Typically this includes patients with life-threatening illnesses, such as malnutrition, who require around-the-clock medical care and behavioral health support.
Many patients with eating disorders also have other mental health conditions, such as anxiety and depression.
A 2020 report from Harvard University estimates that 9%, or 28.8 million, Americans will experience an eating disorder in their lifetime. The report also estimates that 10,200 deaths occur each year as a direct result of eating disorders.
UIHC’s Eating Disorders Program will continue to offer outpatient services and a partial hospitalization program, which includes structured therapy sessions on weekdays.
Officials said in a statement that patients requiring acute care would be taken to hospital.
Ultimately, UIHC officials made the decision to phase out the residential program due to the overwhelming demand in Iowa for more mental health care, Nobulus said.
According to hospital officials, the Iowa City health care system is seeing “unprecedented numbers of people with acute mental health crises arriving at our emergency department.” They did not provide exact numbers.
This is compounded by the fact that Iowa ranks among the worst in the country in terms of the few inpatient mental health beds per resident, Nopolos said. Iowa has about 24 psychiatric beds for every 100,000 residents, according to a 2021 study in the International Journal of Environmental Research and Public Health.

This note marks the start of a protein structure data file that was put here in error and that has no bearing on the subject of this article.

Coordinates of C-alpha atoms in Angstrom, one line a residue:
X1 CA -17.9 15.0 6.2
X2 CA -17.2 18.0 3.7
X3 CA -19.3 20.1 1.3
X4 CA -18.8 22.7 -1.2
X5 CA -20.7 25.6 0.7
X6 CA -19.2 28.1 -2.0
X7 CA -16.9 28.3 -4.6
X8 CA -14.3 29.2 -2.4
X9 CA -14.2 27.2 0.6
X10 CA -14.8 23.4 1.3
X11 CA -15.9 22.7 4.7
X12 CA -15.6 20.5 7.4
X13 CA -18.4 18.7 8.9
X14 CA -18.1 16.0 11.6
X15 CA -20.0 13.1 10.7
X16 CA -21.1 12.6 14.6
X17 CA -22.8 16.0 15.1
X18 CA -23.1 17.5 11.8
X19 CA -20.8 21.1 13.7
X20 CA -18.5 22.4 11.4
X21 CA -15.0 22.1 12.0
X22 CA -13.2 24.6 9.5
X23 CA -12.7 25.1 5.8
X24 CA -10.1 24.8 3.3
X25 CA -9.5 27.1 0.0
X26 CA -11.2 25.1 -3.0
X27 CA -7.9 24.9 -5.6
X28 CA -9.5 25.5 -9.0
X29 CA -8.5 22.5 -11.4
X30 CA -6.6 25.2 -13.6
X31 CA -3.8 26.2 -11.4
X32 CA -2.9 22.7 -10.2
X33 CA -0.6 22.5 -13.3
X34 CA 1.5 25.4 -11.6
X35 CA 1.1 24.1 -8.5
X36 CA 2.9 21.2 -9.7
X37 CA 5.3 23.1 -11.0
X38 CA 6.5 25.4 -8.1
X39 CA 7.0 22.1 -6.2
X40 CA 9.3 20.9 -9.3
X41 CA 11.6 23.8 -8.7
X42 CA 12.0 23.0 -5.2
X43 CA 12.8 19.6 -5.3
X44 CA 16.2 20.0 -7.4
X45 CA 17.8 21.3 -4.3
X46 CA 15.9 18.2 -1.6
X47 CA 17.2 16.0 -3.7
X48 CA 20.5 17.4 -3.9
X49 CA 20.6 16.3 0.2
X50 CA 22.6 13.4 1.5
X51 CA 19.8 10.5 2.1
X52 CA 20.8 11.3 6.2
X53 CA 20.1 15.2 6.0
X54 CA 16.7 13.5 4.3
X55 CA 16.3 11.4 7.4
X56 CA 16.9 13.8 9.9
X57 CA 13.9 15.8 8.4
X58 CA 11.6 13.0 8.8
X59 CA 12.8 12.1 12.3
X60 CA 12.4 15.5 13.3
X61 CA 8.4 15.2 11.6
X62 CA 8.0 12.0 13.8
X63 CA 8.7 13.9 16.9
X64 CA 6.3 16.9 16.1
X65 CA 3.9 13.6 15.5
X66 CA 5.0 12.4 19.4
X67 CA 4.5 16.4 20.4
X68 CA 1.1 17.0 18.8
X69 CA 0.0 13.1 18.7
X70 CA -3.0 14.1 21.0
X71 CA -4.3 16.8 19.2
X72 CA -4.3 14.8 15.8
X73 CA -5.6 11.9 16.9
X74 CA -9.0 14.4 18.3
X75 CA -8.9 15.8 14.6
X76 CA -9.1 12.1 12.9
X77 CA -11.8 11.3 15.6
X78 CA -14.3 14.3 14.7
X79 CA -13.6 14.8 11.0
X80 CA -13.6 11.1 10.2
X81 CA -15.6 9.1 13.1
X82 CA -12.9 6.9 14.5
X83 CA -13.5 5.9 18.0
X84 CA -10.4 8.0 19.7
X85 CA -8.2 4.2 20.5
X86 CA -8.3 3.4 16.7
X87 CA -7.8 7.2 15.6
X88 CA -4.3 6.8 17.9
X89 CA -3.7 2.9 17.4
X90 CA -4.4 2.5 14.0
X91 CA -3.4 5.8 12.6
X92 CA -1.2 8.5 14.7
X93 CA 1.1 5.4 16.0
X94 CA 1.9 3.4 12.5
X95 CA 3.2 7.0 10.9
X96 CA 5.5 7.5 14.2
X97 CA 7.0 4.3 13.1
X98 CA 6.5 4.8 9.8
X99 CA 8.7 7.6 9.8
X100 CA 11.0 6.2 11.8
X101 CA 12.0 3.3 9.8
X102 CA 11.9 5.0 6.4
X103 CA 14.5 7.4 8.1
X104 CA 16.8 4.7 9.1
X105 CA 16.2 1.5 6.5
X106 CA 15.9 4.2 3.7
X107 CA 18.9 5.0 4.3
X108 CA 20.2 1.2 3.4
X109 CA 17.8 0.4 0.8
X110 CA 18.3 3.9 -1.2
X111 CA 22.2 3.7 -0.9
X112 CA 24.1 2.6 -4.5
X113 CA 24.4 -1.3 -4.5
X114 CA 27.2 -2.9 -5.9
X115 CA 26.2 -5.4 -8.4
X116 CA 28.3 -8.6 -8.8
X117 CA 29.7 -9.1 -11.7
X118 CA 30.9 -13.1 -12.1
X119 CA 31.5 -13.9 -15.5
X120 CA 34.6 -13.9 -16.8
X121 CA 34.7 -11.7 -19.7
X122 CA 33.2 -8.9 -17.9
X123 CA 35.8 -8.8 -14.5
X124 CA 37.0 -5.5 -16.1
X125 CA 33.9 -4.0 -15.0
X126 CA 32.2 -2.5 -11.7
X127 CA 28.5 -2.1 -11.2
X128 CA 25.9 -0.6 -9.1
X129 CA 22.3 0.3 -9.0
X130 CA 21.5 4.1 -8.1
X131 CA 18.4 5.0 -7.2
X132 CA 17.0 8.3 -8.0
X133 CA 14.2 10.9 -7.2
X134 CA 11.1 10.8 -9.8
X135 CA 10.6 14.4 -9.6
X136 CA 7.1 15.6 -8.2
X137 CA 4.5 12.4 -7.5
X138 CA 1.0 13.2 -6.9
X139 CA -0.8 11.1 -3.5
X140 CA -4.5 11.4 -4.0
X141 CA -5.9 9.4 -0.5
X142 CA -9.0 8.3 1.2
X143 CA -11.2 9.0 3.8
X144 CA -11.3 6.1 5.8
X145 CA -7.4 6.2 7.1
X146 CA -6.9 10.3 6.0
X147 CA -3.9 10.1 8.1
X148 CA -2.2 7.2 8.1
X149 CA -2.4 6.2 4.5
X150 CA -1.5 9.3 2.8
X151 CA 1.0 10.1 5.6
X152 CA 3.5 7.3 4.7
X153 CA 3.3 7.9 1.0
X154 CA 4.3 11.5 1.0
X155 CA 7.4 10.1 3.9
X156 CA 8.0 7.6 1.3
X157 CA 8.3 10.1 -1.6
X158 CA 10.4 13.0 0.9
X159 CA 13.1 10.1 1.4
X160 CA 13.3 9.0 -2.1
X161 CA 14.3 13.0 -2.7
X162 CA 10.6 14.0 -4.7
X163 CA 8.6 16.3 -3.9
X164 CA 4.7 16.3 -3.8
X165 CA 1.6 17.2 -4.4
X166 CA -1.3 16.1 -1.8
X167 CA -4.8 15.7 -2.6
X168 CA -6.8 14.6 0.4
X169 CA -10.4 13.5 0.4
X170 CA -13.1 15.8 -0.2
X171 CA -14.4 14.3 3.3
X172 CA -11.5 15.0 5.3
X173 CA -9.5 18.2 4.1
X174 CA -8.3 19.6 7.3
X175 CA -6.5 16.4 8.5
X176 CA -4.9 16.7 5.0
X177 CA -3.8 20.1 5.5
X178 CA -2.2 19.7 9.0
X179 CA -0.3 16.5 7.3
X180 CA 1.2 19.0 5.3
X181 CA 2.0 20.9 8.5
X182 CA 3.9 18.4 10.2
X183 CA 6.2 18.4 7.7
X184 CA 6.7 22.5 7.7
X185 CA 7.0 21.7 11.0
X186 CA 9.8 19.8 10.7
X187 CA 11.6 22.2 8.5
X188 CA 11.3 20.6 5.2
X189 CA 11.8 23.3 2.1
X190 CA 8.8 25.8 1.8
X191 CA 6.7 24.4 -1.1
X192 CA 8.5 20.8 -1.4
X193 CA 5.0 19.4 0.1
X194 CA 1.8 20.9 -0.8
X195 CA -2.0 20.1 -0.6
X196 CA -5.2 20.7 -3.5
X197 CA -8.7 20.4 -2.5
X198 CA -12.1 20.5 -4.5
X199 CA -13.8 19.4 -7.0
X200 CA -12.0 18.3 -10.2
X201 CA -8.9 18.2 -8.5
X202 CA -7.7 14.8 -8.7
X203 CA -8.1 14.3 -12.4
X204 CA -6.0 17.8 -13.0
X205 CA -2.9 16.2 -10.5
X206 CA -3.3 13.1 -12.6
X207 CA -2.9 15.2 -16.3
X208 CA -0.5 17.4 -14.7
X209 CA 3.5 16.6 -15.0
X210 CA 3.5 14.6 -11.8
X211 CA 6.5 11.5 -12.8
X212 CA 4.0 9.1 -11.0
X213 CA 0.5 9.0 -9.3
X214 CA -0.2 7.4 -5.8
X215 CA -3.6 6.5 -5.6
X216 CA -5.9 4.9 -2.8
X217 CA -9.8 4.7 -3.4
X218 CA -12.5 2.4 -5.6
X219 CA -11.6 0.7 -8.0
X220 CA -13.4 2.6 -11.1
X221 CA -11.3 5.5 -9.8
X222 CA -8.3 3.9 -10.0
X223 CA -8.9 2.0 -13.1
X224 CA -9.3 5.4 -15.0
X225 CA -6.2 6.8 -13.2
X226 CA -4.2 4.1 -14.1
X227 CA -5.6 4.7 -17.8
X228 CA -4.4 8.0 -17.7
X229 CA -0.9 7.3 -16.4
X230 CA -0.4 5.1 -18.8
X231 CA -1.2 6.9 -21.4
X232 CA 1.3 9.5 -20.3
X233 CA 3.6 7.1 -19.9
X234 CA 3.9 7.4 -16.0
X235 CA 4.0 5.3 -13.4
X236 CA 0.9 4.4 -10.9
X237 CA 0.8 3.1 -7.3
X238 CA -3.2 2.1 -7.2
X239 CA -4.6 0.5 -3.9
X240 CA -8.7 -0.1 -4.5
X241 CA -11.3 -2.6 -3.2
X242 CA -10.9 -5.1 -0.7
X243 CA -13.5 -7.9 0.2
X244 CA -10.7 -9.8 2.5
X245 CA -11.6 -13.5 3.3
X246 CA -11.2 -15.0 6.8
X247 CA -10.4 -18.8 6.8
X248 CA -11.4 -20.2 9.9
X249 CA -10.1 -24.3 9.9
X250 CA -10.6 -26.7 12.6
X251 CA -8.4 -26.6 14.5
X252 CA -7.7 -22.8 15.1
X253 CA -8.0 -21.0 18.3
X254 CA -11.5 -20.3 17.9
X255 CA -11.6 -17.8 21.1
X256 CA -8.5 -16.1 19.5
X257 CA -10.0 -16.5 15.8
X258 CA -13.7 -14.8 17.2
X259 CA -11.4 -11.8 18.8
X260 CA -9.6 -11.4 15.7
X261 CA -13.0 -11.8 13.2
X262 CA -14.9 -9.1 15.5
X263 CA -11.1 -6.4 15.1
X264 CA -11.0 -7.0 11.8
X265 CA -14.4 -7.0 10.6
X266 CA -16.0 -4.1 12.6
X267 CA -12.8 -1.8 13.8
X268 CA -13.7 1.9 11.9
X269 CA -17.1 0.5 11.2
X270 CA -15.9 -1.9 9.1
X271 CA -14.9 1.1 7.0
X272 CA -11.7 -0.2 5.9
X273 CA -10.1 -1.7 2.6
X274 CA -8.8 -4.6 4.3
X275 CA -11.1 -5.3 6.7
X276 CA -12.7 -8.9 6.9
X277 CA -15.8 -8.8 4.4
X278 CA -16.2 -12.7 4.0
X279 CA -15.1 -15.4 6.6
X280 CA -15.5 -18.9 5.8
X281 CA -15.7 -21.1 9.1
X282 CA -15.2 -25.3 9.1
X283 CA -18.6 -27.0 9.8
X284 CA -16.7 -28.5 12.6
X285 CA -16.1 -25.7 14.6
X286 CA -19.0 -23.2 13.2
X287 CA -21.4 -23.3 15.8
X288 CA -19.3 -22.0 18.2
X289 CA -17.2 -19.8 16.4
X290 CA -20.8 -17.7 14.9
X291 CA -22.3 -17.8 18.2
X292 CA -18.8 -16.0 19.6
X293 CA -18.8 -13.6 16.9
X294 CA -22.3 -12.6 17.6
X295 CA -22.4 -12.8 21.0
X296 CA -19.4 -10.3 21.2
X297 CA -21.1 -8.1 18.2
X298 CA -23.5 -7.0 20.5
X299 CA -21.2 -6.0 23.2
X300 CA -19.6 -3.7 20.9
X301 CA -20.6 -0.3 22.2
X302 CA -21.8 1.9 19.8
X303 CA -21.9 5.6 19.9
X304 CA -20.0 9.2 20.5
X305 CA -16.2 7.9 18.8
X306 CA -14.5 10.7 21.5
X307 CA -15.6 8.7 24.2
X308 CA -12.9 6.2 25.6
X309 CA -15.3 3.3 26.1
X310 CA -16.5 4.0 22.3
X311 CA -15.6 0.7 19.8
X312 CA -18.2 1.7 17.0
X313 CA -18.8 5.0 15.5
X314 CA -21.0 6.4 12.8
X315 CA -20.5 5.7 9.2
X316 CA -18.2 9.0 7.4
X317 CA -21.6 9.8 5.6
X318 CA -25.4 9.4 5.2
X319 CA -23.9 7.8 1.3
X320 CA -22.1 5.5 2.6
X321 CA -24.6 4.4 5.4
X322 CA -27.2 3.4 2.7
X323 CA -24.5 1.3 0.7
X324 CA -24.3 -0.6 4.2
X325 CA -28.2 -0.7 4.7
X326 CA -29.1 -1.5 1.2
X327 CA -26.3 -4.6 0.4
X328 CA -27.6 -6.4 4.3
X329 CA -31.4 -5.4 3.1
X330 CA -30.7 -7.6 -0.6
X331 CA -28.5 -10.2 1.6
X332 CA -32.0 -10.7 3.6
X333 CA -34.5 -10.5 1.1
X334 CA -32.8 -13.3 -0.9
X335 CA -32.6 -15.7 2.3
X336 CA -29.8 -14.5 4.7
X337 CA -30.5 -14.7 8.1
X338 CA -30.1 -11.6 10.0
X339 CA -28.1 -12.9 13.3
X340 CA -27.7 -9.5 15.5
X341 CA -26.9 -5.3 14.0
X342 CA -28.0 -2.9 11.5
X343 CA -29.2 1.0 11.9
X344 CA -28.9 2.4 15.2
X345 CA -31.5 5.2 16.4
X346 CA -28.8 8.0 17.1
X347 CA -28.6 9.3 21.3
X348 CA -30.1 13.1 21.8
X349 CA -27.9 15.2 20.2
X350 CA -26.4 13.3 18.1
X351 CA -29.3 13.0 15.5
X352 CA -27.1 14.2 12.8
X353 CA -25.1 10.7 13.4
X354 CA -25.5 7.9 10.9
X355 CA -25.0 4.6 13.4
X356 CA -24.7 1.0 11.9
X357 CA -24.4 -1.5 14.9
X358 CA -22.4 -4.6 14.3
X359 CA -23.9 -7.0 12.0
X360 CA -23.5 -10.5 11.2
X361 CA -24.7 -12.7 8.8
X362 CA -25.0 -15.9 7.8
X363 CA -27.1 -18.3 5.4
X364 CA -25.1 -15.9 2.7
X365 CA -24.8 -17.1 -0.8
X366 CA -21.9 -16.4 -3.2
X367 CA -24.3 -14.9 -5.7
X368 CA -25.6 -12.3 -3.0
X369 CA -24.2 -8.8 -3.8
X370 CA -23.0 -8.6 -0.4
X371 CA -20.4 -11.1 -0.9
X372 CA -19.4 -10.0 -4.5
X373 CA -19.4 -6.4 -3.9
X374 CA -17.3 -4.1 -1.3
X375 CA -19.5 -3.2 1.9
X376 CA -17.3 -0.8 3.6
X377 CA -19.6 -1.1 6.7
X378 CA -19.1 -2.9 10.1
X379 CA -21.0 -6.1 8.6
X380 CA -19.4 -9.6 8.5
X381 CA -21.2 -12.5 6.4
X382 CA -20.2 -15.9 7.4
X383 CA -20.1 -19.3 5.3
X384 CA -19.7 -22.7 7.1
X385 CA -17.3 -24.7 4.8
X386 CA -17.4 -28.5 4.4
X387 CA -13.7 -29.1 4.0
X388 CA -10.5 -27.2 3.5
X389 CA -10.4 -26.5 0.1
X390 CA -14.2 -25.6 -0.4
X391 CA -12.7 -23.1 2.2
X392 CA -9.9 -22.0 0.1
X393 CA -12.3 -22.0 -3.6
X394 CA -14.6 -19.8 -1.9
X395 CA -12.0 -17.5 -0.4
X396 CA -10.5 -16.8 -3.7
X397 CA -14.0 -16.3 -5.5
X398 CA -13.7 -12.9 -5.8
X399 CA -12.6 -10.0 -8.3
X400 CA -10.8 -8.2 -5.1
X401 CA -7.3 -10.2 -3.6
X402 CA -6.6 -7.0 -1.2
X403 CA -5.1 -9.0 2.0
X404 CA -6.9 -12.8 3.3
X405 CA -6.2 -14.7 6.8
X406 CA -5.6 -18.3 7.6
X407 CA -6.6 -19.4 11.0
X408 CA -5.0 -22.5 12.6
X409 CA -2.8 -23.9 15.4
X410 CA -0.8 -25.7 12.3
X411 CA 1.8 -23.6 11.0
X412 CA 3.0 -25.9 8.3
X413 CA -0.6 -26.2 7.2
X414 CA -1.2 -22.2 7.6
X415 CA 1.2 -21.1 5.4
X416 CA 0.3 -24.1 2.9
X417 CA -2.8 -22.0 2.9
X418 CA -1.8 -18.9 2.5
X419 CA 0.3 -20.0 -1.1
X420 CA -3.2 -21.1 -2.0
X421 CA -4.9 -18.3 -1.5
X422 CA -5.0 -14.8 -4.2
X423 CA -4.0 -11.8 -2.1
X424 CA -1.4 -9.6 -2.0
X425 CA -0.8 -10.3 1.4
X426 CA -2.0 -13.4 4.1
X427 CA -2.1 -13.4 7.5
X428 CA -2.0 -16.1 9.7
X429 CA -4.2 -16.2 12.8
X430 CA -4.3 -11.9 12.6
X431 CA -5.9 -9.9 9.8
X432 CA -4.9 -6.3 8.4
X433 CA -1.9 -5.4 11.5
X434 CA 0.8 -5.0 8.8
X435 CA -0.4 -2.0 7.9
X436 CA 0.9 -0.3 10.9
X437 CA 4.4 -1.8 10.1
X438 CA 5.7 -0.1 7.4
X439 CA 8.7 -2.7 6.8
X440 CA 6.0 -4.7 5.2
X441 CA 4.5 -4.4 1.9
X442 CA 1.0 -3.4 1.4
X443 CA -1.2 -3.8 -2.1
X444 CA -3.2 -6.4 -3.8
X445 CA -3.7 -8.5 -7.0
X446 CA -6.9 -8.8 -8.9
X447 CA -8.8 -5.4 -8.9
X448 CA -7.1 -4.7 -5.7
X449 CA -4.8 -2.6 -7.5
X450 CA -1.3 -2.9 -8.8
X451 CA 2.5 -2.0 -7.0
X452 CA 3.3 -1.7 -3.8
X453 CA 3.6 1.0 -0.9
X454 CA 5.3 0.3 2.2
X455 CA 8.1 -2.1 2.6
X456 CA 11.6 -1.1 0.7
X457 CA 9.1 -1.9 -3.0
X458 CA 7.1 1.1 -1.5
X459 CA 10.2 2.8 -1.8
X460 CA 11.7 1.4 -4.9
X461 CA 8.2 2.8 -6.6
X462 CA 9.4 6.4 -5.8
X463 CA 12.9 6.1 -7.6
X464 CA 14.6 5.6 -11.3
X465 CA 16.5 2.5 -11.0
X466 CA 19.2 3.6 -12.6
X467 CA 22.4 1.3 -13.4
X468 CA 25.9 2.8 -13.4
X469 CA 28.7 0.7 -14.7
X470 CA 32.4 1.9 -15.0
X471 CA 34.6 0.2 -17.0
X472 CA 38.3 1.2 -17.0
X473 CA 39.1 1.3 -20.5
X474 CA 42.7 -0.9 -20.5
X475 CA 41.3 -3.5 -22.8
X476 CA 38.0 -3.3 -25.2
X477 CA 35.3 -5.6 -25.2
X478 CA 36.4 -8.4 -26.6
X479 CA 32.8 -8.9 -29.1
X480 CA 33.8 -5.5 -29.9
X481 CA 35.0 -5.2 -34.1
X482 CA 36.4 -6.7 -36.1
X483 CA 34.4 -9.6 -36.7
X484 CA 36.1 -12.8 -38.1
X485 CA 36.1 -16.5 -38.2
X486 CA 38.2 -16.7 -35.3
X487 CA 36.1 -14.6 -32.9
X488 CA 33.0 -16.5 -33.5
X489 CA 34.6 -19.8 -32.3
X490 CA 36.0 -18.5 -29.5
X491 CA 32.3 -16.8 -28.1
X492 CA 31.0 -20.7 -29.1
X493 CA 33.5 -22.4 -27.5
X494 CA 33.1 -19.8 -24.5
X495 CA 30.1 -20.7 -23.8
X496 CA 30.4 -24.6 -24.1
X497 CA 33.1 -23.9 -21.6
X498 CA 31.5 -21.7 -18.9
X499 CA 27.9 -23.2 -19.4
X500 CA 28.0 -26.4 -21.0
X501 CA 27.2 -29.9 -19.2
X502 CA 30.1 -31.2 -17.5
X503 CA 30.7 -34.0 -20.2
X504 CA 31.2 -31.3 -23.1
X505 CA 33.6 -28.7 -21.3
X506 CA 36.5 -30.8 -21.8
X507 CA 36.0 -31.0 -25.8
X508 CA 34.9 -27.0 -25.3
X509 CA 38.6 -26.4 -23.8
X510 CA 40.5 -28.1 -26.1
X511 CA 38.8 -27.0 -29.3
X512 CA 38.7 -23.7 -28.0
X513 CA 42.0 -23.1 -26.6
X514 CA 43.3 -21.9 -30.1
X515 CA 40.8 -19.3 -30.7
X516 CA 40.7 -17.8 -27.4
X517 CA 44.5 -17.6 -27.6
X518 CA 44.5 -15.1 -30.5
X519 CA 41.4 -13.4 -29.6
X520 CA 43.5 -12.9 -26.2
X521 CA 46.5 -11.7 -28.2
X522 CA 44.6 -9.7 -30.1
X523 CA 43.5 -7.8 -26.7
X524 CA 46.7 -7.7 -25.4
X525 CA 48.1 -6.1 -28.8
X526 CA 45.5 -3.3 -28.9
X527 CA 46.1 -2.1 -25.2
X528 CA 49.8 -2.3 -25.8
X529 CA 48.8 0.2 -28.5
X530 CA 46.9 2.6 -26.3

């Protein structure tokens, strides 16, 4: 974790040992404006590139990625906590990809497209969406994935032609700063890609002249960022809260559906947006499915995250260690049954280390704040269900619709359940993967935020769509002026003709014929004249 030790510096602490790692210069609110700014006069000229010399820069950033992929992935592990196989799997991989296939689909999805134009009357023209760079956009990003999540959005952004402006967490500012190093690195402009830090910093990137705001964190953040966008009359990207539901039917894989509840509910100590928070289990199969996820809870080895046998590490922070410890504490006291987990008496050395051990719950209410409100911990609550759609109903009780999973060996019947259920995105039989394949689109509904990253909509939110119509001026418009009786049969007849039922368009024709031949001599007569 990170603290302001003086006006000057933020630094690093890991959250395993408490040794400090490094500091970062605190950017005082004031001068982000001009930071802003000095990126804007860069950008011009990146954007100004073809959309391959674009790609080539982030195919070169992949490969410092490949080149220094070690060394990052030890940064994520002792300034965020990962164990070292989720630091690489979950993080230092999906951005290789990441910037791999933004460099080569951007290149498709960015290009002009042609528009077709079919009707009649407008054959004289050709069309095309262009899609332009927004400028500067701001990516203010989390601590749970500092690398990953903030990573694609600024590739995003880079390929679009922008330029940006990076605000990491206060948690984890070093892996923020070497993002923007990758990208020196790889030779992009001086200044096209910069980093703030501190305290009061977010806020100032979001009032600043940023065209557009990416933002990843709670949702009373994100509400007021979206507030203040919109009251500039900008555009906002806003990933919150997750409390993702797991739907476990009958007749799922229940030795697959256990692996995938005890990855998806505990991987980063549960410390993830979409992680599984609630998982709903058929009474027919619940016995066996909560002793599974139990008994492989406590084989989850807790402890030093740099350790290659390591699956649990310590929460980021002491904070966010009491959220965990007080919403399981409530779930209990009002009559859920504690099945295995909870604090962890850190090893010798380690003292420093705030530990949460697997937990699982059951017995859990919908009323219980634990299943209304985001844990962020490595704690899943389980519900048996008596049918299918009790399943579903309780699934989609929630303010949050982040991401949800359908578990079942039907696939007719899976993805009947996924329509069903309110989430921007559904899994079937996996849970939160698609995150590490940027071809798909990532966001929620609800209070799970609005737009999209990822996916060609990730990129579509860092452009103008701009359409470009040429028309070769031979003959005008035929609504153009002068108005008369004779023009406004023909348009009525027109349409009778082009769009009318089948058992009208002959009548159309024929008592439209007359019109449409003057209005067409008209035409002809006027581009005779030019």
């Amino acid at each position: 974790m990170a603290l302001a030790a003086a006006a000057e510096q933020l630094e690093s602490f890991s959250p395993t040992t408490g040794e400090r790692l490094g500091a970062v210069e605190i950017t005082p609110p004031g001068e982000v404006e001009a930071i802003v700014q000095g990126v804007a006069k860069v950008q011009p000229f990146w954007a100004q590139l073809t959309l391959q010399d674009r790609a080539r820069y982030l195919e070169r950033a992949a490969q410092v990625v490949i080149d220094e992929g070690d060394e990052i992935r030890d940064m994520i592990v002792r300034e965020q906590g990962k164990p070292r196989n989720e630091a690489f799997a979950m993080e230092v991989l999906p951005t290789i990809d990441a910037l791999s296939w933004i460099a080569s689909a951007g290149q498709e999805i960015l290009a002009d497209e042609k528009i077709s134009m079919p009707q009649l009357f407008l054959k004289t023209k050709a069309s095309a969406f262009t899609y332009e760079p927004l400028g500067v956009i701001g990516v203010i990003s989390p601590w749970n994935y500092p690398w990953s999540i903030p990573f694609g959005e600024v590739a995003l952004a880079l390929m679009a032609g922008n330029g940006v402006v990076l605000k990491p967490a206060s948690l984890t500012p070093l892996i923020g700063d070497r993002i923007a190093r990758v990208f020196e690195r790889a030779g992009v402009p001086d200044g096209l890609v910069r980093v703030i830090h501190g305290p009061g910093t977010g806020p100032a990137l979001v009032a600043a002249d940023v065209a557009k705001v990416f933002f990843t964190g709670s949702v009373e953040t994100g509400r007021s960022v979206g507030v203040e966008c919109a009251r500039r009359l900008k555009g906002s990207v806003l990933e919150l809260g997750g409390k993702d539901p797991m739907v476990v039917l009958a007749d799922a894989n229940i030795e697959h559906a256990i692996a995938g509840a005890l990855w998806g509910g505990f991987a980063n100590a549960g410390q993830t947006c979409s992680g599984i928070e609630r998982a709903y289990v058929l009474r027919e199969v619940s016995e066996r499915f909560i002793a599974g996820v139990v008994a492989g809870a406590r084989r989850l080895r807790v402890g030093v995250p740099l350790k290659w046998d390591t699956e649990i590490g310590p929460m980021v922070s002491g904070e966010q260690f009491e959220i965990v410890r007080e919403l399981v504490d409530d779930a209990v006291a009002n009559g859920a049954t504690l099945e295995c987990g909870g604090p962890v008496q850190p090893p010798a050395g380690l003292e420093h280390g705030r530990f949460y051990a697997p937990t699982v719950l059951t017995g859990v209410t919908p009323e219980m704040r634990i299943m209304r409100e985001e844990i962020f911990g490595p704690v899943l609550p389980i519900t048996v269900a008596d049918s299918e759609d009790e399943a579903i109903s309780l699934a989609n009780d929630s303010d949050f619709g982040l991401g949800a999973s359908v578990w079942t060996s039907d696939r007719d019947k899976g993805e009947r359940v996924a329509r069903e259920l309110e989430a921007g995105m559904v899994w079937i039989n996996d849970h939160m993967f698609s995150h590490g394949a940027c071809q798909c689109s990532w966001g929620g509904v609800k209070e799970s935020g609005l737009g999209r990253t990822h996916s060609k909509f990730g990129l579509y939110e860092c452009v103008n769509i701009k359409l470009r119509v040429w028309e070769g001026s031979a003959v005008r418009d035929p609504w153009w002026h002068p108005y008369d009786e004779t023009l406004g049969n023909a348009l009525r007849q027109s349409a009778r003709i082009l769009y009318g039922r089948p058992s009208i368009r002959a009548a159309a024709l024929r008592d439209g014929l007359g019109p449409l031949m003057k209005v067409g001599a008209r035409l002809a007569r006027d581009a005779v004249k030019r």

To help alleviate this strain, an eating disorder inpatient unit designated for patients with a wide range of acute behavioral health needs will open later this fall.
By doing this, the hospital will be able to serve more patients each year. The average inpatient condition for acute behavioral health patients is about 10 days, Nobulus said, while residents of the eating disorder program receive treatment that lasts for “several months.”
“An entire 30 percent of our adult psychiatric beds are dedicated to inpatient care for our eating disorder program, and opening these beds to public acute mental health care will allow us to serve nearly three times the population of Iowa,” Nobulus said.
Only four patients remain in the inpatient program as of Sunday, April Bannister, according to the unit’s current patient told the Des Moines Registry.